Si Advance: When the remnants of Hurricane Ida moved into New York City, homes and cars were flooded under unprecedented rainfall that fell viscously in a brief span. More than one dozen people were killed in New York City, most of who drowned in basement apartments.

In response to the devastating storm, the mayor’s office released, “The New Normal: Combatting Storm-Related Extreme Weather in New York City,” a 66-page report detailing an expansive list of initiatives, recommendations and projects to bolster New York City’s resiliency in the face of increasingly-destructive storms.

The blueprint recommends $2.1 billion in new funding for the city Department of Environmental Protection (DEP), $238 million in accelerated funding for vital DEP projects and $400 million in new funding for other prioritized capital projects from city agencies, among other funding.

“Extreme weather is more common than ever, and more severe than ever. Business as usual is over,” said Mayor Bill de Blasio during a press briefing unveiling the report. “Keeping New Yorkers safe means profoundly changing the way we prepare for — and react to — this new normal.”

While the blueprint garnered acclaim and is instituting programs and taking steps deemed vital by climate scientists, including the Wetlands Management Framework, experts suggest it also has its shortcomings.

Concerns about the report’s proposed warning system, its door-to-door outreach to reach vulnerable New Yorkers in basement dwellings and the timeline laid out in the blueprint could potentially undercut its effectiveness in practice.

“There’s a few things that I have some concerns with; there are other things that are very exciting,” said Amy Chester, the managing director of Rebuild by Design, a nonprofit that works on making infrastructure more resilient to storms and climate change.


Ida caused unprecedented rainfall in New York City and on Staten Island, overwhelming sewer infrastructure and catching some residents off-guard.

De Blasio plans to immediately hire a private weather forecasting service to offer a second opinion to the National Weather Service’s briefings, which are used nationally, according to the new blueprint.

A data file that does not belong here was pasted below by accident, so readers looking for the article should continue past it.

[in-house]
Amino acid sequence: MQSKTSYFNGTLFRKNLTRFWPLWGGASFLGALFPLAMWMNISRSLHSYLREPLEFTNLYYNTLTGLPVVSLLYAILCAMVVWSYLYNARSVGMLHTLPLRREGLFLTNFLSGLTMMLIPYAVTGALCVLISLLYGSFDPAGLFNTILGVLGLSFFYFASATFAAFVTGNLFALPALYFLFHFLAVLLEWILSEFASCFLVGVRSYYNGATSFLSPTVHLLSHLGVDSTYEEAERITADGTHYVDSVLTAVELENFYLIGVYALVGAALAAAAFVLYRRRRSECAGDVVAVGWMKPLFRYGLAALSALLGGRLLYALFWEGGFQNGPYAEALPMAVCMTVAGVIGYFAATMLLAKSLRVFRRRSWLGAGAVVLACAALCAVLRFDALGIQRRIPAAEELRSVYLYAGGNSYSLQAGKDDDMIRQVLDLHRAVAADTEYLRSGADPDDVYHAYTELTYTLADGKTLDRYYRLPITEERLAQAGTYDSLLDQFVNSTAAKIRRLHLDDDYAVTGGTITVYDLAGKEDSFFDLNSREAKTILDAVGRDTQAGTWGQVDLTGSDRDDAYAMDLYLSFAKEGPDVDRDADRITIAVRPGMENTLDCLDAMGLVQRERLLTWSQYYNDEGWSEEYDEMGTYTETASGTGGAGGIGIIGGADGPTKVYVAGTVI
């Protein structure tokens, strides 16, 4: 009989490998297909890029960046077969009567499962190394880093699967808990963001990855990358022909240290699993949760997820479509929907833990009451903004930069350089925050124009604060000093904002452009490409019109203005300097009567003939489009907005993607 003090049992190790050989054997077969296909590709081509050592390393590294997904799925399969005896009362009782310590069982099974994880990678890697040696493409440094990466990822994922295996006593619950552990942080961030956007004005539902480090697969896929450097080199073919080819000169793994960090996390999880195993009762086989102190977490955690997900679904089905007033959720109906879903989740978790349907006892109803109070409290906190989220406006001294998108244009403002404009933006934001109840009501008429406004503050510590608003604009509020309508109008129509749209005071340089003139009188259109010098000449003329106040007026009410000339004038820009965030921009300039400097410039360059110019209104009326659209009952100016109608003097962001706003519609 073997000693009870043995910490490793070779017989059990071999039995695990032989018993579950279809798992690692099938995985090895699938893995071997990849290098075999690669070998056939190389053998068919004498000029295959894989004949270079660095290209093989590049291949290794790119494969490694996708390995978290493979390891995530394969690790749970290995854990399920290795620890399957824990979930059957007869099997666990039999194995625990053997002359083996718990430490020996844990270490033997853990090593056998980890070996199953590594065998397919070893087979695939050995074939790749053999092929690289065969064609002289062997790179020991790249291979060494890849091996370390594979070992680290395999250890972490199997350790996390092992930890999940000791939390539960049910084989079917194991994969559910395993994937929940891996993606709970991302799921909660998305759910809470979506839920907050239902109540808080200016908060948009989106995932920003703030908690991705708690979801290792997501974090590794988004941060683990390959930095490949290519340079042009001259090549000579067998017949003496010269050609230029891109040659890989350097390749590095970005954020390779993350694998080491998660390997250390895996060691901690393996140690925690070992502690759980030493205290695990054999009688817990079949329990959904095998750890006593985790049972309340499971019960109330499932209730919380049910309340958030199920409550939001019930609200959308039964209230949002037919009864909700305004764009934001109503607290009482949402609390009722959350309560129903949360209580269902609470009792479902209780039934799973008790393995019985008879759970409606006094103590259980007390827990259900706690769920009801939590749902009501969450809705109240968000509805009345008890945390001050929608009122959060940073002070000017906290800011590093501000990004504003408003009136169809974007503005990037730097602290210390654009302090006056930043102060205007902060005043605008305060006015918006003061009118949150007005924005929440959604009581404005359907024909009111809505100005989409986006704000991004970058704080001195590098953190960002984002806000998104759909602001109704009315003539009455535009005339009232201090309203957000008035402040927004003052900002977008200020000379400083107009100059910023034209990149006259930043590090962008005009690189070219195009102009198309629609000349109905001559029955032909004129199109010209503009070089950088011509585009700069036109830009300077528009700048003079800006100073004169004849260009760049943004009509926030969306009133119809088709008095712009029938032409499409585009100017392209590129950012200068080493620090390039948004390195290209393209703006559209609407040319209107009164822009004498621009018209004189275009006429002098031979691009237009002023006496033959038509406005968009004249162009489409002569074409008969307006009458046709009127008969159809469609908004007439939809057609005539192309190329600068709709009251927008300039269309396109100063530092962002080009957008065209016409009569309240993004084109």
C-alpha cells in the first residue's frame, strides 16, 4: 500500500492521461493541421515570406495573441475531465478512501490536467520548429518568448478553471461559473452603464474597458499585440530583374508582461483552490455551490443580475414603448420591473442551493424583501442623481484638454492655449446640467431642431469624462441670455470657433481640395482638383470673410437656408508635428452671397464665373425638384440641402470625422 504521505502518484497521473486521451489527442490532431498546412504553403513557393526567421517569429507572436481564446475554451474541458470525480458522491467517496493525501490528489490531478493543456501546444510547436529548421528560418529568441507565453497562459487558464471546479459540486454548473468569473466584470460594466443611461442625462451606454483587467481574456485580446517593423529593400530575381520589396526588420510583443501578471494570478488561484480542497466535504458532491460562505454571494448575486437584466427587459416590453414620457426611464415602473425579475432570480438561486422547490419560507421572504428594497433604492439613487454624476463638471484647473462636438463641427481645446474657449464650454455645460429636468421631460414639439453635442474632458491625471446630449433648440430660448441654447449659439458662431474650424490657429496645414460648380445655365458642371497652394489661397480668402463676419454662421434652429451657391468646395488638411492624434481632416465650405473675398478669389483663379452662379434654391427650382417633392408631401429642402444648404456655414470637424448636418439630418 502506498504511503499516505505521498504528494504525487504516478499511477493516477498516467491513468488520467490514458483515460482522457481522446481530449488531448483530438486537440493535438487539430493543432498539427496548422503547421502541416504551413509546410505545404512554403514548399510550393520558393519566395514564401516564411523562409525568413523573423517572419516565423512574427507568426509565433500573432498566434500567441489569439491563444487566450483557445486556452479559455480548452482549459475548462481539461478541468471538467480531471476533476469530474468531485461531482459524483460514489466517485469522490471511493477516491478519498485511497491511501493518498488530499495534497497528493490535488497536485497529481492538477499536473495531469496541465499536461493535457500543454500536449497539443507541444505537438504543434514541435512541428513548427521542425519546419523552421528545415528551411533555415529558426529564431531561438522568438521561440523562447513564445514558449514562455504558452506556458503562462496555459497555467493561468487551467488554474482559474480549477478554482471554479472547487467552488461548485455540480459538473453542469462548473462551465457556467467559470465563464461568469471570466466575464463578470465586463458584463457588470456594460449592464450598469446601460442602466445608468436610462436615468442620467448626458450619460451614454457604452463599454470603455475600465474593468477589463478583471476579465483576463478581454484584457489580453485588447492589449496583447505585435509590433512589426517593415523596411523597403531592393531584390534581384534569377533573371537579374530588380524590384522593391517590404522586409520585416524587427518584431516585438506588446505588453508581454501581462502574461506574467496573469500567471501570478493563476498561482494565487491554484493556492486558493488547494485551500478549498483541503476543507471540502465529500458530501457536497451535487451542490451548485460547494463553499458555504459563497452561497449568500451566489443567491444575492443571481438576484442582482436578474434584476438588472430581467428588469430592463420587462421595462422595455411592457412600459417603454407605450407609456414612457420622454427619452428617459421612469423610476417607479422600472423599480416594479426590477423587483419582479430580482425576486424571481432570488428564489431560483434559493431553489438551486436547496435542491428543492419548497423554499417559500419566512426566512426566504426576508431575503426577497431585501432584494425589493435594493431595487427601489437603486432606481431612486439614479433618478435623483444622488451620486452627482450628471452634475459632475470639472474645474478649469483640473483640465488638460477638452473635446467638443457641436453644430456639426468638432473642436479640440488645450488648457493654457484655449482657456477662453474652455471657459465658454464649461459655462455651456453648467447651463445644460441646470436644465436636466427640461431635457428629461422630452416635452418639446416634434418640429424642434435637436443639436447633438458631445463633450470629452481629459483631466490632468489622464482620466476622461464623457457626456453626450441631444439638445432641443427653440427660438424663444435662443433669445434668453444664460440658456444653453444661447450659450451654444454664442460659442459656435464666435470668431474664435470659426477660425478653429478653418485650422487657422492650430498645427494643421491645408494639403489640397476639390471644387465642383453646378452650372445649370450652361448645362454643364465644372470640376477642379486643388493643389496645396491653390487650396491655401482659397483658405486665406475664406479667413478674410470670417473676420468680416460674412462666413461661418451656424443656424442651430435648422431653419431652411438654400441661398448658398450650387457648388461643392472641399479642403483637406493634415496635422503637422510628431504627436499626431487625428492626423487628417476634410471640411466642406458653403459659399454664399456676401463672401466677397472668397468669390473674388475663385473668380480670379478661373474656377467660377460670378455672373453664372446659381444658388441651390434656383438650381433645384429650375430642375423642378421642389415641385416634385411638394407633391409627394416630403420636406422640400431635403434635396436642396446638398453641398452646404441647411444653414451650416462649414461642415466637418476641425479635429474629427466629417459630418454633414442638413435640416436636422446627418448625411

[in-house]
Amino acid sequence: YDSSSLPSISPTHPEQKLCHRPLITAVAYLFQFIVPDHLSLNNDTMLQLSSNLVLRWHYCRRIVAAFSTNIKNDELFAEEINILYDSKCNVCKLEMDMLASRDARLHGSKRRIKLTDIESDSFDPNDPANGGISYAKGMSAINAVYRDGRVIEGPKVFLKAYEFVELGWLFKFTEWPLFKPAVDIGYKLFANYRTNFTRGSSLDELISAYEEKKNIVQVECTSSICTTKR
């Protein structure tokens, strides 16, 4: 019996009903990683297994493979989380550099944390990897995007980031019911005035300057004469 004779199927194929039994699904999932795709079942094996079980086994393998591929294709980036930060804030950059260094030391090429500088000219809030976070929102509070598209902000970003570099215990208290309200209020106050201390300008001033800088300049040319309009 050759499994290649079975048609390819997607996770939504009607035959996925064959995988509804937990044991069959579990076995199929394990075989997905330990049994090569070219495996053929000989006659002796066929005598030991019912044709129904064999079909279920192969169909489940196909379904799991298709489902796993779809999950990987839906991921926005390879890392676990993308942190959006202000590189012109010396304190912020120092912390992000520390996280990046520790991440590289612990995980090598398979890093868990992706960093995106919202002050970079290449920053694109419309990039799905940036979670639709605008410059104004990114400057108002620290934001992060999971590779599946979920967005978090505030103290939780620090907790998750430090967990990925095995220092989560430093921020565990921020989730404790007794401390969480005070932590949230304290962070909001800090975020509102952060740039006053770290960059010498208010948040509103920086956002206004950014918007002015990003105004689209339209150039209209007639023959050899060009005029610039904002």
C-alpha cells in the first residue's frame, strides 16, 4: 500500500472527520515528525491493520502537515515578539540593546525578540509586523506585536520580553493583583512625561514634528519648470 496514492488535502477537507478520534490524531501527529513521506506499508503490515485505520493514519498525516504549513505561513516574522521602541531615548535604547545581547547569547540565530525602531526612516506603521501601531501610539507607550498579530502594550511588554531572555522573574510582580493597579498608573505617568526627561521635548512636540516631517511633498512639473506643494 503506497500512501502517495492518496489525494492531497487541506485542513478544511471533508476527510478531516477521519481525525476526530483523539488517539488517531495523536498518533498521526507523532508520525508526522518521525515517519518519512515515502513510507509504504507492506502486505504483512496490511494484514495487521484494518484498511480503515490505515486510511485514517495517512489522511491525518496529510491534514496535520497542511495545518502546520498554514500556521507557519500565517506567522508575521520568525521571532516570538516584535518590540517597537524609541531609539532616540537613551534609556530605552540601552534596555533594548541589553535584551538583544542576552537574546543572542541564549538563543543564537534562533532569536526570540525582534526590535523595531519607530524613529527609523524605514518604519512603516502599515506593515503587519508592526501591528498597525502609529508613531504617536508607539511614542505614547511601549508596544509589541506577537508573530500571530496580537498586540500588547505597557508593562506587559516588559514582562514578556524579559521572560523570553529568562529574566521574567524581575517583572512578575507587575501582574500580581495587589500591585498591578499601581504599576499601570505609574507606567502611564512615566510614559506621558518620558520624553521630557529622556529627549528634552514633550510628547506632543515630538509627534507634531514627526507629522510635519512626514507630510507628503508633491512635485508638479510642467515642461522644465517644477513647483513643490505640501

“What we’re realizing now is — even with the information we get from the National Weather Service — we’re going to have to be much more cautious because the warnings we get are not sufficient, so we’re going to be upgrading our own storm tracking and alerting systems, building our own state of the art modeling,” said de Blasio.

However, de Blasio’s report noted the National Weather Service issued multiple warnings the night Ida hit and even one “flash flood emergency,” the first ever issued in New York City. It is unclear how a second forecasting agency will bolster preparedness or deliver more effective warnings.

And despite the warnings issued by the National Weather Service, Staten Island residents said they did not expect the level of inundation that hit the borough. One of the chief proposals in the report call for more drastic action to be taken by officials ahead of storms.

“We will plan for the worst-case scenario in every instance,” a primary bullet in the blueprint reads, explaining, “This will mean earlier warnings, more evacuations, and more travel bans — all coordinated by a new senior position at City Hall, the extreme weather coordinator.”


Warning fatigue, a concept explored by Rebuild by Design’s 48-page report, which came out about a week before the mayor’s blueprint, entitled, “An Anthology of Ideas after Ida,” is an especially worrying element of the battle to protect residents in the face of danger.

“I’m concerned that if we’re not preparing for the actual scenario, but we’re preparing for the worst case scenario, we’re going to end up evacuating people too often, moving people out of subways and not allowing people to get to work in climate events that are not as severe as what we saw,” said Chester.

“And what happens when you do that is that people stop paying attention to it,” added Chester.

Within the mayor’s blueprint, it says the public will be alerted to more aggressive emergency orders via the standard channels — a press conference, Notify NYC and a Wireless Emergency Alert — in addition to door-to-door canvassers when possible.

Jason Volk, CEO of Alertus Technologies, a company that has made innovative emergency alert systems across of a wide range of sectors, said “warning fatigue” — the process in which people become desensitized to alerts — is a persistent challenge that can be solved with the right approach.